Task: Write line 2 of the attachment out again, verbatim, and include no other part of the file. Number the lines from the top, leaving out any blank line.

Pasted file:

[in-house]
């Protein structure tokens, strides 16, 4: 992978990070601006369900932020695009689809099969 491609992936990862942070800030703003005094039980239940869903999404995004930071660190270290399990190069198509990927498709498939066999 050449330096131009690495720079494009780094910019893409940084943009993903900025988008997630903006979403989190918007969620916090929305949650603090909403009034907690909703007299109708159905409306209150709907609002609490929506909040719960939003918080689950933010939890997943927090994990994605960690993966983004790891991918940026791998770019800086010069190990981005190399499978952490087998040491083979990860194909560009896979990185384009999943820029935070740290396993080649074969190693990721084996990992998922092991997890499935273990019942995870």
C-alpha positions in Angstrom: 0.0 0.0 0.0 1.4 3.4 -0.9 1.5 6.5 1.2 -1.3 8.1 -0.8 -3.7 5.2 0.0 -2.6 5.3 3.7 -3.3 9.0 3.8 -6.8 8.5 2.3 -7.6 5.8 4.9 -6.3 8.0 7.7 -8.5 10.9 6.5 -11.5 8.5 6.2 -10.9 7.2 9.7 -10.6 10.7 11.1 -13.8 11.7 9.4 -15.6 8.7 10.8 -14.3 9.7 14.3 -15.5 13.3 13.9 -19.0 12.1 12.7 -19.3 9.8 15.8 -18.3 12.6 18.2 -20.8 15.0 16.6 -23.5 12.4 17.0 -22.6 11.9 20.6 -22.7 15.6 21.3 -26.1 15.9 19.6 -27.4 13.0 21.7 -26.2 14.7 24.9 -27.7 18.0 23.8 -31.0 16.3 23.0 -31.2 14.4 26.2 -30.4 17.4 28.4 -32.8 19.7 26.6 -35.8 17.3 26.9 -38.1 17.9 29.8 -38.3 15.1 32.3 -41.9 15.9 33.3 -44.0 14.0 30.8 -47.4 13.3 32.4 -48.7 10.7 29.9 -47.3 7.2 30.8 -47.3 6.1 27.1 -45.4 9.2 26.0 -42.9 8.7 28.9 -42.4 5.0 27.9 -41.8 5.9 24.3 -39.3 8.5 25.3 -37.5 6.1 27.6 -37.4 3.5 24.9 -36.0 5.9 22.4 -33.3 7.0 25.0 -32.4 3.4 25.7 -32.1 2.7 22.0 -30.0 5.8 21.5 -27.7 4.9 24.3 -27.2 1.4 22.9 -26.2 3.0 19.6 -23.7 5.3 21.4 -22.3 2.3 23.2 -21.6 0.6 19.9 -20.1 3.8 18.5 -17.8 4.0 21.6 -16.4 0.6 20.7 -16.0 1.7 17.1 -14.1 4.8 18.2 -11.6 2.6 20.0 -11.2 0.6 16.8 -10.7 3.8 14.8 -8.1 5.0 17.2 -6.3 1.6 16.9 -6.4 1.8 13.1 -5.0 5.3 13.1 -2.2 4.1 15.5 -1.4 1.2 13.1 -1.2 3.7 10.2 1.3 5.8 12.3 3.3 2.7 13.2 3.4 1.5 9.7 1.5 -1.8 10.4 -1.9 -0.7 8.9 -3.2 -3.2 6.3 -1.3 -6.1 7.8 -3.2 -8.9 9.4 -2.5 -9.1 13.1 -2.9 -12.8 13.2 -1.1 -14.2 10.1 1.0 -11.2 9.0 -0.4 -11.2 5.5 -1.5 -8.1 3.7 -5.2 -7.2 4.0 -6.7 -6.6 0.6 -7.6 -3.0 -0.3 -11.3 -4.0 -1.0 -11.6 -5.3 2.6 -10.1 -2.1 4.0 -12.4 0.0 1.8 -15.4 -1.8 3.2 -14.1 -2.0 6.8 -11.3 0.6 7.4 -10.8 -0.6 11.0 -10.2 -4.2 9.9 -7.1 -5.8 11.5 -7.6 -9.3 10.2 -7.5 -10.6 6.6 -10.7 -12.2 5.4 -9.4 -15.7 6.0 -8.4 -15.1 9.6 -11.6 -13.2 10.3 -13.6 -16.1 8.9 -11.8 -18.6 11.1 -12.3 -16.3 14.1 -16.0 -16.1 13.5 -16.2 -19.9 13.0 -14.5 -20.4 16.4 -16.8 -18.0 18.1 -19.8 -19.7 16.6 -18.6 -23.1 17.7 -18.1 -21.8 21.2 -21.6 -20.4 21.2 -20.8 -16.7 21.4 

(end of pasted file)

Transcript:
């Protein structure tokens, strides 16, 4: 992978990070601006369900932020695009689809099969 491609992936990862942070800030703003005094039980239940869903999404995004930071660190270290399990190069198509990927498709498939066999 050449330096131009690495720079494009780094910019893409940084943009993903900025988008997630903006979403989190918007969620916090929305949650603090909403009034907690909703007299109708159905409306209150709907609002609490929506909040719960939003918080689950933010939890997943927090994990994605960690993966983004790891991918940026791998770019800086010069190990981005190399499978952490087998040491083979990860194909560009896979990185384009999943820029935070740290396993080649074969190693990721084996990992998922092991997890499935273990019942995870």